Recommending a visit to Grand Central Station will not enlighten any tourists.  Most visitors to New York have already drawn up plans for a visit to one of New York’s famed landmarks before doing their apartment research.

And just about every travel guide makes mention of the landmark in their opening pages. It is located in Midtown East, a highly popular neighborhood offering plenty of convenient accommodations for travelers. Nonetheless, there is much more to Grand Central than commuters and architecture. The station is so big and so old (built way back in 1913) that it has dozens of quirks and a sometimes surprising history. One of the secrets that has actually made its way into many guidebooks is the curious Whispering Gallery. Read the entire story here…»


Photo of Bryant Park Photo of Bryant Park

Over the past dozen years or so, Bryant Park has increasingly diversified its programming to the point where today’s green oasis in the middle of Manhattan has become a major cultural destination. It is located right in between the neighborhoods of Midtown West and Midtown East.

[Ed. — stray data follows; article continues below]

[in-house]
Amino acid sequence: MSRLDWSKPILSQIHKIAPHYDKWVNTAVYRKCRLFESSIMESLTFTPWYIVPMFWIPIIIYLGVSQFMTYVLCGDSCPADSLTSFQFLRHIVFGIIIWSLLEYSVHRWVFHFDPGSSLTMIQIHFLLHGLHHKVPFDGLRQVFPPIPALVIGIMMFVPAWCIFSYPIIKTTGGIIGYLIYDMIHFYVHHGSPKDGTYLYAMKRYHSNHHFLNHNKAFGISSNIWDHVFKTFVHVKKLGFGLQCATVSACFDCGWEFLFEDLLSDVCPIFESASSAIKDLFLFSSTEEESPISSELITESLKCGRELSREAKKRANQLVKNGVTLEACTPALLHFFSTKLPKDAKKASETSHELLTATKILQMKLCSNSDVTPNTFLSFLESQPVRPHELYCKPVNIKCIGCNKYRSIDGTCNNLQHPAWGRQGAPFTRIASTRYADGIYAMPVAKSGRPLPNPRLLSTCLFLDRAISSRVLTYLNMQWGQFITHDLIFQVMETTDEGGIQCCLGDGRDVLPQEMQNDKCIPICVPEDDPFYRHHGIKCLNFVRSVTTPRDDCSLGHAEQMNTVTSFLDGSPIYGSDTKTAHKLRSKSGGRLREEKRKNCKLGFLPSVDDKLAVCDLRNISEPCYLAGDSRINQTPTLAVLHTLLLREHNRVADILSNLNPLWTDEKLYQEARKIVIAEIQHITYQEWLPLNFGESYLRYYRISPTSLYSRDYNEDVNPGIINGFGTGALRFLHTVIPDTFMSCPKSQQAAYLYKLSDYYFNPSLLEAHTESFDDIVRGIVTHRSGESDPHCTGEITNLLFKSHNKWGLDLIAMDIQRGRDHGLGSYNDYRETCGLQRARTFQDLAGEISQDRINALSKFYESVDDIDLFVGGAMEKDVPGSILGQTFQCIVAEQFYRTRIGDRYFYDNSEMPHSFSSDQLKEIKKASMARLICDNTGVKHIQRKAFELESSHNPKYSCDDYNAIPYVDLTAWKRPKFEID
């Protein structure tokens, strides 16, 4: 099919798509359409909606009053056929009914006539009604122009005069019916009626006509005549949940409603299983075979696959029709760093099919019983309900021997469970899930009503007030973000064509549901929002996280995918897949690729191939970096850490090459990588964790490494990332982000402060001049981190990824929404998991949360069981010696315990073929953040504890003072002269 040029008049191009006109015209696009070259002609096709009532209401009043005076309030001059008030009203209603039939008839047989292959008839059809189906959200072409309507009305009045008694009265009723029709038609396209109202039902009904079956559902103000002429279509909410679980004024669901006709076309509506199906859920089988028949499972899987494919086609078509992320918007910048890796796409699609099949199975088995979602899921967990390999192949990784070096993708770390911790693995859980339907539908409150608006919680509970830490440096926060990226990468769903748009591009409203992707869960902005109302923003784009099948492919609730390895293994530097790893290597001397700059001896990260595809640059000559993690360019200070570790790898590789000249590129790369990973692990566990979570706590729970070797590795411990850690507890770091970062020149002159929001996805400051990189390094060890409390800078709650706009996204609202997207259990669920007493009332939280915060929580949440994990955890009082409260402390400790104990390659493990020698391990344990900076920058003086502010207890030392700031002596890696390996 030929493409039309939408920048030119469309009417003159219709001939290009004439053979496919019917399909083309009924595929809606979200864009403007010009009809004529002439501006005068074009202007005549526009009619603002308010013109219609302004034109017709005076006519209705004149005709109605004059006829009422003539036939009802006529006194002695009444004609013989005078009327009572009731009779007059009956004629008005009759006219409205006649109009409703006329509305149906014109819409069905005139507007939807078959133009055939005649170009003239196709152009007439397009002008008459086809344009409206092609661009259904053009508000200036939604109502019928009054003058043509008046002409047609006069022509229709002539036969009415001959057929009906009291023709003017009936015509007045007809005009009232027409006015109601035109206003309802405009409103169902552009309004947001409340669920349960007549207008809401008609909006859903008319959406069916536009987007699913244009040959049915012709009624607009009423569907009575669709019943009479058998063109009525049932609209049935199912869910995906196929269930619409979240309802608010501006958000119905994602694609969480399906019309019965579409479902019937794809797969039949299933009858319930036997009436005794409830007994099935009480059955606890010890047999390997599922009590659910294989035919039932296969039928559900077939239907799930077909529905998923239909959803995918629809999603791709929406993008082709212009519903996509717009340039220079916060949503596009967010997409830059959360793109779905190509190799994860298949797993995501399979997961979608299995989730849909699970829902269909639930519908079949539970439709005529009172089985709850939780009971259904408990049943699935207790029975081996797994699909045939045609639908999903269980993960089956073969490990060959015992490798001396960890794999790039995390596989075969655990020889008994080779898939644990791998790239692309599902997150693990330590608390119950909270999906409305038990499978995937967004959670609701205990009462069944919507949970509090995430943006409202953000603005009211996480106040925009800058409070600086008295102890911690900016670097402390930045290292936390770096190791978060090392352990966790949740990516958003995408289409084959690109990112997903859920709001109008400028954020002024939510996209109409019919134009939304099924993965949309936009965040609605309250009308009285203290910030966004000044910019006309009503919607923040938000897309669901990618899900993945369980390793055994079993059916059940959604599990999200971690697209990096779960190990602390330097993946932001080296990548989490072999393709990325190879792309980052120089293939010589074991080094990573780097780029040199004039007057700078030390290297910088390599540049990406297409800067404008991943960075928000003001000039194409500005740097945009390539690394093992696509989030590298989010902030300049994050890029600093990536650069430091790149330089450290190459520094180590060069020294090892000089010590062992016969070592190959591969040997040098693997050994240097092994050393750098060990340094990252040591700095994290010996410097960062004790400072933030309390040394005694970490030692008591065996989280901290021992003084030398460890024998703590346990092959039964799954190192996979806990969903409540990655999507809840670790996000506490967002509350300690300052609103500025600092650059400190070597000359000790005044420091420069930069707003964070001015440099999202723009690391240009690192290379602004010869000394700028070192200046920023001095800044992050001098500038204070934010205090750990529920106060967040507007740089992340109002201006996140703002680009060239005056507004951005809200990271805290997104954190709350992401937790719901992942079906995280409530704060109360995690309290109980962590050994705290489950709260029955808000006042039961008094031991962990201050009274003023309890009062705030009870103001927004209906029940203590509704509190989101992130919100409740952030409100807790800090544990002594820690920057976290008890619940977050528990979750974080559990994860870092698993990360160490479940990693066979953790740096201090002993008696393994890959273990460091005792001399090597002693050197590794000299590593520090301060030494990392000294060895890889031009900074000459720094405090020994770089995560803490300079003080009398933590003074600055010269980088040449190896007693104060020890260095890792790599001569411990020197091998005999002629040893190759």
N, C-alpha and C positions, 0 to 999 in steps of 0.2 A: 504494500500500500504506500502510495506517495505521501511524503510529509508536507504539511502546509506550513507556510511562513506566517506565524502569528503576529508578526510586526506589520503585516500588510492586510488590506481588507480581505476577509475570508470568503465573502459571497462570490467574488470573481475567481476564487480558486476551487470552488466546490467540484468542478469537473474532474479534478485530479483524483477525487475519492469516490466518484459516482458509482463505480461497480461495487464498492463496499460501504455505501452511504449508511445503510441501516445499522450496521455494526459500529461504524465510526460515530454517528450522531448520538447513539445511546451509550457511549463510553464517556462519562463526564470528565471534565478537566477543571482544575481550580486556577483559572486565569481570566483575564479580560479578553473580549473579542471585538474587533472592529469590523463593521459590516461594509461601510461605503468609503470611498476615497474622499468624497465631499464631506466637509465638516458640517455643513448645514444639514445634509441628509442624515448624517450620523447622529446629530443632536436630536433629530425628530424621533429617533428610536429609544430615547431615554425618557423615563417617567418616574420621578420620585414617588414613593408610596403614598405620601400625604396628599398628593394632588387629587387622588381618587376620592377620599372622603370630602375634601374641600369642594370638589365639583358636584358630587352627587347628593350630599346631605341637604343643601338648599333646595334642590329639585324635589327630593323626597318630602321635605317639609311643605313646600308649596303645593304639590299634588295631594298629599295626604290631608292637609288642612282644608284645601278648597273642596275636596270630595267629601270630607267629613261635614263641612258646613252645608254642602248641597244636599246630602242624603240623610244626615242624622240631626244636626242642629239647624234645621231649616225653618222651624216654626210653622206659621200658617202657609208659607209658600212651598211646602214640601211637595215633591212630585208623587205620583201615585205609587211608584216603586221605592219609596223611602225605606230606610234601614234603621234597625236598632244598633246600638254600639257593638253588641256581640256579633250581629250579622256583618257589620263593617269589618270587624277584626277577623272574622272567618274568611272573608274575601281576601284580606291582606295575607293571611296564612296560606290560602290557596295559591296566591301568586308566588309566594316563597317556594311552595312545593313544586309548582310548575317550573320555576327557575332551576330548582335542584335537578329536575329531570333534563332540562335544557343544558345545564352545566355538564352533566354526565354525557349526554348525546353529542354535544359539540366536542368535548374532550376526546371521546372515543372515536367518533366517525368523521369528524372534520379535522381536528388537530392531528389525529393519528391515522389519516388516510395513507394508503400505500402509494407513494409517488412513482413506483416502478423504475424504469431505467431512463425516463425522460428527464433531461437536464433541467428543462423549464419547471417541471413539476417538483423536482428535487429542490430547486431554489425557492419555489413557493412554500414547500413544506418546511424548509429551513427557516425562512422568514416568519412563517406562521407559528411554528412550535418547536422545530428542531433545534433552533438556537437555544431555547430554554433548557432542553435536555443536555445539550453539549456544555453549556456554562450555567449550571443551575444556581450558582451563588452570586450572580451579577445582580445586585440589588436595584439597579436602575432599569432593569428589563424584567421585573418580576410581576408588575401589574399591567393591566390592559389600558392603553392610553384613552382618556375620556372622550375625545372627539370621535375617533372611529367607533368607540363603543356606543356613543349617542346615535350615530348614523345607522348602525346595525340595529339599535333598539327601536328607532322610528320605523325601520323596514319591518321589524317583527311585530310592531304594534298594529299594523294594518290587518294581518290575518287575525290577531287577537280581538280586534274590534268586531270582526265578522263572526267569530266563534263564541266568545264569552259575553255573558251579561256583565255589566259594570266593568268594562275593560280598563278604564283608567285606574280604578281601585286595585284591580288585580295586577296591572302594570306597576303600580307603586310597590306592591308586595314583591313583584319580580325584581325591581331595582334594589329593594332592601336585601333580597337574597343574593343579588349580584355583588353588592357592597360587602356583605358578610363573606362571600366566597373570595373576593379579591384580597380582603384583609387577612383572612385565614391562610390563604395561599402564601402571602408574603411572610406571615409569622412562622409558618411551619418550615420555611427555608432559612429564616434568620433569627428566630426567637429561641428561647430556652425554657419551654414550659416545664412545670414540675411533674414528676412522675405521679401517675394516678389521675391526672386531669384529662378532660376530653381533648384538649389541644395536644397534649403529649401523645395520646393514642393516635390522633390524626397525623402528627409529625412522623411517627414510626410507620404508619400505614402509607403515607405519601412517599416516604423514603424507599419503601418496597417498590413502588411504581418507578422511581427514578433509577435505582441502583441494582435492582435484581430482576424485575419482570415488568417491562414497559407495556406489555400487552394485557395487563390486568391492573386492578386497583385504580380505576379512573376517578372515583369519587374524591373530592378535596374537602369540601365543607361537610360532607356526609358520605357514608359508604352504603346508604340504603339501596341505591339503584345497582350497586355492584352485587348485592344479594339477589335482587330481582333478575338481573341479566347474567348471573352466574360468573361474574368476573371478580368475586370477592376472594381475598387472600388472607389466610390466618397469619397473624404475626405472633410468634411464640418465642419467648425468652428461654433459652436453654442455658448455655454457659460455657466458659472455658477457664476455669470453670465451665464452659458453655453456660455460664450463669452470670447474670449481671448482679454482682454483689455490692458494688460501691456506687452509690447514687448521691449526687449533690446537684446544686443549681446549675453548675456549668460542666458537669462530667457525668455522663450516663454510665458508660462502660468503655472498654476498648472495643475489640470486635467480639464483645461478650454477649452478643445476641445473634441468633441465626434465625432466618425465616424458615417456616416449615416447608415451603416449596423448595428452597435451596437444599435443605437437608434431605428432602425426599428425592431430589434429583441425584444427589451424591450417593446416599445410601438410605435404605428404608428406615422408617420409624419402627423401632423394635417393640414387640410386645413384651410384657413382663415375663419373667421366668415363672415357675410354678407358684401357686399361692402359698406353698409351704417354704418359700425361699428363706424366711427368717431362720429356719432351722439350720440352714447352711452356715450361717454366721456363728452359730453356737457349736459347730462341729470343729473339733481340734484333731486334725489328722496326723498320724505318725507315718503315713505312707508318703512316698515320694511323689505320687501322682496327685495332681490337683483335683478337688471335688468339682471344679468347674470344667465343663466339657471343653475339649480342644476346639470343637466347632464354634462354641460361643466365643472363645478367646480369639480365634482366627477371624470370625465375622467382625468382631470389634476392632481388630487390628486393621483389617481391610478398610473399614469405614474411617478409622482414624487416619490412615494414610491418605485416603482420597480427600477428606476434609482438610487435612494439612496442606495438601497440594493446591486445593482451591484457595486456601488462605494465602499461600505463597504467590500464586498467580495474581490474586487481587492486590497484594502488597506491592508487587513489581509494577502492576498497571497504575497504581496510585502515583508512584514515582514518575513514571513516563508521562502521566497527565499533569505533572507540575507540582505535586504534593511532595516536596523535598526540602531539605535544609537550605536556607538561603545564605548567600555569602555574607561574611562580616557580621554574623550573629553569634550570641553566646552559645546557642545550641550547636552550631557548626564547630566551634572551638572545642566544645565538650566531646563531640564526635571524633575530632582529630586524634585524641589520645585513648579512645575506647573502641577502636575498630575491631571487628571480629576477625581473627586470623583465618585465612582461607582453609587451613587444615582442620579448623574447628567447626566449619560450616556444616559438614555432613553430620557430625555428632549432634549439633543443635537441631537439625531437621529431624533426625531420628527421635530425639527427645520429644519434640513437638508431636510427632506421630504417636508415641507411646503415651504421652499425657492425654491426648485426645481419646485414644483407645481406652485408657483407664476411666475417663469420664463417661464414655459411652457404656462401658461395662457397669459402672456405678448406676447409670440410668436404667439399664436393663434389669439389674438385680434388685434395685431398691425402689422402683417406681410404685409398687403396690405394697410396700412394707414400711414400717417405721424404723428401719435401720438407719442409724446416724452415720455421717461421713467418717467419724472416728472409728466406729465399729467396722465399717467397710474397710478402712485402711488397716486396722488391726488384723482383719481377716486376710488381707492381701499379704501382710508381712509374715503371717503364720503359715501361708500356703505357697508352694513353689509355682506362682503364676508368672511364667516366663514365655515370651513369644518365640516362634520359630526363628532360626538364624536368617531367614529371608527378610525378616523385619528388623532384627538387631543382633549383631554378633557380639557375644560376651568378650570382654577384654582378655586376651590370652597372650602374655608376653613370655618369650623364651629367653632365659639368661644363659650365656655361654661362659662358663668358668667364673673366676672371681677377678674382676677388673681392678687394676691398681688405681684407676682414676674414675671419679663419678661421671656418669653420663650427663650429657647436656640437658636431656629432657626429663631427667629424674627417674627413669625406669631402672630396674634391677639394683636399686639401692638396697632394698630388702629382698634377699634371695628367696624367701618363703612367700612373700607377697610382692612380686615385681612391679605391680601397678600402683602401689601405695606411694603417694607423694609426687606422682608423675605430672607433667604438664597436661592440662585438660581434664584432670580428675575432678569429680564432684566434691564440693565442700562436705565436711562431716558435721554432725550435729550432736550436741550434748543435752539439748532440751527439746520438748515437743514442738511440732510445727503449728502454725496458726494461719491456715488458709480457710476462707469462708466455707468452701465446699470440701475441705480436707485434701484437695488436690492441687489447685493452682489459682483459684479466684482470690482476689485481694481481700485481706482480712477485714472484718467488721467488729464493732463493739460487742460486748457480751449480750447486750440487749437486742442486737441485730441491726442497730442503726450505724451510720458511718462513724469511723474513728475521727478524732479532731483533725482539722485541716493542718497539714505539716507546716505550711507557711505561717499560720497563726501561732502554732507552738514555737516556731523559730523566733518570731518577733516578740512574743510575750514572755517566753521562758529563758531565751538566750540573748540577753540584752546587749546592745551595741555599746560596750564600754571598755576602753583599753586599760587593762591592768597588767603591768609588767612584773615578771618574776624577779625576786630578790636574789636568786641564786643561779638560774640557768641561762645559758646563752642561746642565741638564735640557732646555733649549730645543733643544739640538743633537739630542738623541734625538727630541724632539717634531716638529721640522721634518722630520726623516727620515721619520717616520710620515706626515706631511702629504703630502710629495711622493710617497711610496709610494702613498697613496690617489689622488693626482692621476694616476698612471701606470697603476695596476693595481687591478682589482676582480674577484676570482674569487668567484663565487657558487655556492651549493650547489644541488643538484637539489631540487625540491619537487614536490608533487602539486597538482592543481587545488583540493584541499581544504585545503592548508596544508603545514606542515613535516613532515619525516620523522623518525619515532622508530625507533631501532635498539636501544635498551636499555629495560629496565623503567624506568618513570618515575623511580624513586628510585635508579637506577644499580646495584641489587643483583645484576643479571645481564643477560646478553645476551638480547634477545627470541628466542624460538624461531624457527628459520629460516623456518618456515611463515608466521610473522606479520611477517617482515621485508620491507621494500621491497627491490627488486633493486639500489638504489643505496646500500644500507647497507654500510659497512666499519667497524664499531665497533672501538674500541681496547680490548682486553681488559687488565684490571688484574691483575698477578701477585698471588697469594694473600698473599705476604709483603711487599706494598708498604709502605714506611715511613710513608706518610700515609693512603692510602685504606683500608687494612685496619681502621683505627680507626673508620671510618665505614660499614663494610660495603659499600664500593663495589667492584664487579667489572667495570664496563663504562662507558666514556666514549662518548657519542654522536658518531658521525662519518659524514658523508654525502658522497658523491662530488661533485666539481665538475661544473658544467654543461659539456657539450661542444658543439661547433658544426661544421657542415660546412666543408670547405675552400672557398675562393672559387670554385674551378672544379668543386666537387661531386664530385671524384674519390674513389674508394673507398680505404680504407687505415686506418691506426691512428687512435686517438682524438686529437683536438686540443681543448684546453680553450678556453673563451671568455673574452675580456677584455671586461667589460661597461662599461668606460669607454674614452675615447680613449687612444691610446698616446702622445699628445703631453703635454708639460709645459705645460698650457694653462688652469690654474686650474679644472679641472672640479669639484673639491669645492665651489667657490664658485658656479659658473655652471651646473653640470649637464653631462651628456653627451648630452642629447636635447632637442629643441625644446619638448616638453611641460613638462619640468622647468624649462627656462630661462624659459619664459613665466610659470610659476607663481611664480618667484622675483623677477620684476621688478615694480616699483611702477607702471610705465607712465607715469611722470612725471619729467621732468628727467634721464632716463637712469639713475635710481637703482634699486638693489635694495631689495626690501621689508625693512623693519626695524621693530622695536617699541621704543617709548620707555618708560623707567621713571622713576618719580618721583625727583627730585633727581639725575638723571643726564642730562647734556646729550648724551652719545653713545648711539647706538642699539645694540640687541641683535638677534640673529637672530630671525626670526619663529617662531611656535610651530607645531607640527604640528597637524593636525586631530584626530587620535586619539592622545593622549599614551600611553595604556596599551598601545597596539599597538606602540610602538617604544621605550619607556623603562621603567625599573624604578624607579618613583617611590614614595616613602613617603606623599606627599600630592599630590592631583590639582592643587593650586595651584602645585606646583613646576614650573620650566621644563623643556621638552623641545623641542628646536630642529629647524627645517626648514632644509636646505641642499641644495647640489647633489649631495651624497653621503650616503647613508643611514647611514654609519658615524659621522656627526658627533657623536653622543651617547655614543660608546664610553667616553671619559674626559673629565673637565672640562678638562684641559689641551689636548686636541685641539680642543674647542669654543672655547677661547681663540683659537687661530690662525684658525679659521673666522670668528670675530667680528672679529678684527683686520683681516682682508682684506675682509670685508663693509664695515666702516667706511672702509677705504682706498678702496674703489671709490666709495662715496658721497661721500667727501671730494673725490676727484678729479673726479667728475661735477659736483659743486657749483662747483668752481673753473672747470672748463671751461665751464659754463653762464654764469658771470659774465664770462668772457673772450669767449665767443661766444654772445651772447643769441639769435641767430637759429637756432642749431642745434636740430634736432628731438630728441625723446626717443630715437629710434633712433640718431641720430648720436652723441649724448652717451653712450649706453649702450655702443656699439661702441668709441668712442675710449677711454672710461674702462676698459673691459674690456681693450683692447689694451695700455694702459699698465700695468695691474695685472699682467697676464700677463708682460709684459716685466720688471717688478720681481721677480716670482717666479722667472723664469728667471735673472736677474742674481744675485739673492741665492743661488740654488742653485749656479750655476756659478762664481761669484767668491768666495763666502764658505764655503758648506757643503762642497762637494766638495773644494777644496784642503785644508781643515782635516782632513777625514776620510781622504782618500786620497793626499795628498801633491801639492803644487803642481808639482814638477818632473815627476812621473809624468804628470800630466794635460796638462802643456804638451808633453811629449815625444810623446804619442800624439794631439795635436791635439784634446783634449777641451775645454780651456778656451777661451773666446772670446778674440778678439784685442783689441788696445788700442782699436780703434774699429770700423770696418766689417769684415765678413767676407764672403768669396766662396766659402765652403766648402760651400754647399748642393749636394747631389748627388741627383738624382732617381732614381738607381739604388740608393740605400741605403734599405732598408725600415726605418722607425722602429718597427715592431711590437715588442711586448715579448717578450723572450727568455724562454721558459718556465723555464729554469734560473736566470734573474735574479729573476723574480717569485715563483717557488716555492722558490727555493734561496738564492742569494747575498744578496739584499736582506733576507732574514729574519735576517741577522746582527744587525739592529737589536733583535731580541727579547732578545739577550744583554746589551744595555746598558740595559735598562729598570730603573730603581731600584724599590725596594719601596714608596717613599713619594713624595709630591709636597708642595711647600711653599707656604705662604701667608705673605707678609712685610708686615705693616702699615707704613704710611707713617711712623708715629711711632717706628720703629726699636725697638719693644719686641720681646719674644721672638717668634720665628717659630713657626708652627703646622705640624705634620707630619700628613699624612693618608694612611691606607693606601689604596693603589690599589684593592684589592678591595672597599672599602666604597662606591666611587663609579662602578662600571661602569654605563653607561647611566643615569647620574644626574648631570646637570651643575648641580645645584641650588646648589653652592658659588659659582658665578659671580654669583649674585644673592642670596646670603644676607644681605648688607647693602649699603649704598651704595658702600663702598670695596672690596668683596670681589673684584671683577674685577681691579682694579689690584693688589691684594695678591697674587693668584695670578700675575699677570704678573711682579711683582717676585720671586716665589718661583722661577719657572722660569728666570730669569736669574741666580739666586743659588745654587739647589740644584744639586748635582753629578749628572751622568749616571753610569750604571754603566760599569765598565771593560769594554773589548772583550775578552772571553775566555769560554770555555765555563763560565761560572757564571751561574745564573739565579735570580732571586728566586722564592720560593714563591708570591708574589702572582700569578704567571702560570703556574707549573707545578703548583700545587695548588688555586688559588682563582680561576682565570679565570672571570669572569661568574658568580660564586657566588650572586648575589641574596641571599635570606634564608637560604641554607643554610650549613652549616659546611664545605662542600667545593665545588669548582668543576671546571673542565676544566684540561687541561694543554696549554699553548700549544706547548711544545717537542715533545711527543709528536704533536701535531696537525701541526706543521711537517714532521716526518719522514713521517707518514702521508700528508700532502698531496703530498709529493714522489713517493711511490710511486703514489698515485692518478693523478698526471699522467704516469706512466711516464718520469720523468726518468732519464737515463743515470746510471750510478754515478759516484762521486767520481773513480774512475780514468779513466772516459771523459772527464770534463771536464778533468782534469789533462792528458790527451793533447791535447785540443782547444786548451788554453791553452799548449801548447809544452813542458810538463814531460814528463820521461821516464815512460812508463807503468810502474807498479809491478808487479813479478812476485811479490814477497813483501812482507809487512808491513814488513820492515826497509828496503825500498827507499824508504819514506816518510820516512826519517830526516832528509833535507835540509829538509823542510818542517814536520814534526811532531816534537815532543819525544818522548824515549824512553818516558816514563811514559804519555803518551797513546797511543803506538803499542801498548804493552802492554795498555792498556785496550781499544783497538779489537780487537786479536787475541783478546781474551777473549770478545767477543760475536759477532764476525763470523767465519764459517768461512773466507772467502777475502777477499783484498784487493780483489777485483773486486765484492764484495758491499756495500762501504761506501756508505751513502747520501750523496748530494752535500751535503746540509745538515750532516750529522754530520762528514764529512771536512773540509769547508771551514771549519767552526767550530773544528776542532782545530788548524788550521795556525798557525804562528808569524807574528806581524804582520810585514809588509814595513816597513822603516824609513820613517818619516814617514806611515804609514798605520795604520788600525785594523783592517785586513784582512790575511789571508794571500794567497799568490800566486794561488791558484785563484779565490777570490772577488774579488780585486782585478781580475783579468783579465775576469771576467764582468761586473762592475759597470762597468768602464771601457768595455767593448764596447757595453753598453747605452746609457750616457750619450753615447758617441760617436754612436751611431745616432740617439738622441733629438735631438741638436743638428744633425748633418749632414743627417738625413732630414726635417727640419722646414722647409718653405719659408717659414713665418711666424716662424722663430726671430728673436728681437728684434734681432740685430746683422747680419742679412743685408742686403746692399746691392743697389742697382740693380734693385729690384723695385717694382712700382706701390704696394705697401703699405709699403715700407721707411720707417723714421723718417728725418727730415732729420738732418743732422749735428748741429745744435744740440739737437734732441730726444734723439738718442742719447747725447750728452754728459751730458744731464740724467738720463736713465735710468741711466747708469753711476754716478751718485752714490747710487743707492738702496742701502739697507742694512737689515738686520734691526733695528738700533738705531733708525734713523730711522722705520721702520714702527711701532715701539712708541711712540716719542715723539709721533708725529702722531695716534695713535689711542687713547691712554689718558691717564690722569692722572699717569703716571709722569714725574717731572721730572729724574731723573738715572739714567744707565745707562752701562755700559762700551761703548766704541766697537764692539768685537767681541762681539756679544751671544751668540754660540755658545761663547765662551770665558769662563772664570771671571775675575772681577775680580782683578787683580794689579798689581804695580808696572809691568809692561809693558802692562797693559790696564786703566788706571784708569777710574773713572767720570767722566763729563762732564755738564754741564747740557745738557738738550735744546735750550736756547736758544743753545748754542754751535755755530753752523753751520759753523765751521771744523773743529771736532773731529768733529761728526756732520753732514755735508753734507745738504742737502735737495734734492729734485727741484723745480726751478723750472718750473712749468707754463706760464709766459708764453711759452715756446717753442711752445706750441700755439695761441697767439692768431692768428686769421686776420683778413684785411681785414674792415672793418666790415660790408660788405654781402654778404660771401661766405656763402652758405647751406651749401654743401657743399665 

Bryant Park is now home to an endless program of author readings, film screenings, concerts and performances. And let’s not forget about the hundreds of office workers, tourists and passers-by that stop to eat lunch, read a book or just chill out on the park’s manicured green grass. For such a small space, the amount of programming is staggering.  We’ve gushed about the park before, but the park’s transformation into a free cultural venue has made it an absolute must-see for any out-of-towners in the city. Read the entire story here…»


Hello, I’m David Hill from New York Habitat.  In today’s video tour, we will continue our stroll along Broadway. After the 2010 New York Dance Parade, topic of the last episode of our “All Along Broadway” Video Tour, our next stop will be in Midtown Manhattan at Madison & Herald Squares!

Broadway is one of the most famous roads in the world. It runs the length of Manhattan, from its southern tip to the northern tip of the island and continues in the Bronx, crossing many of Manhattan’s neighborhoods.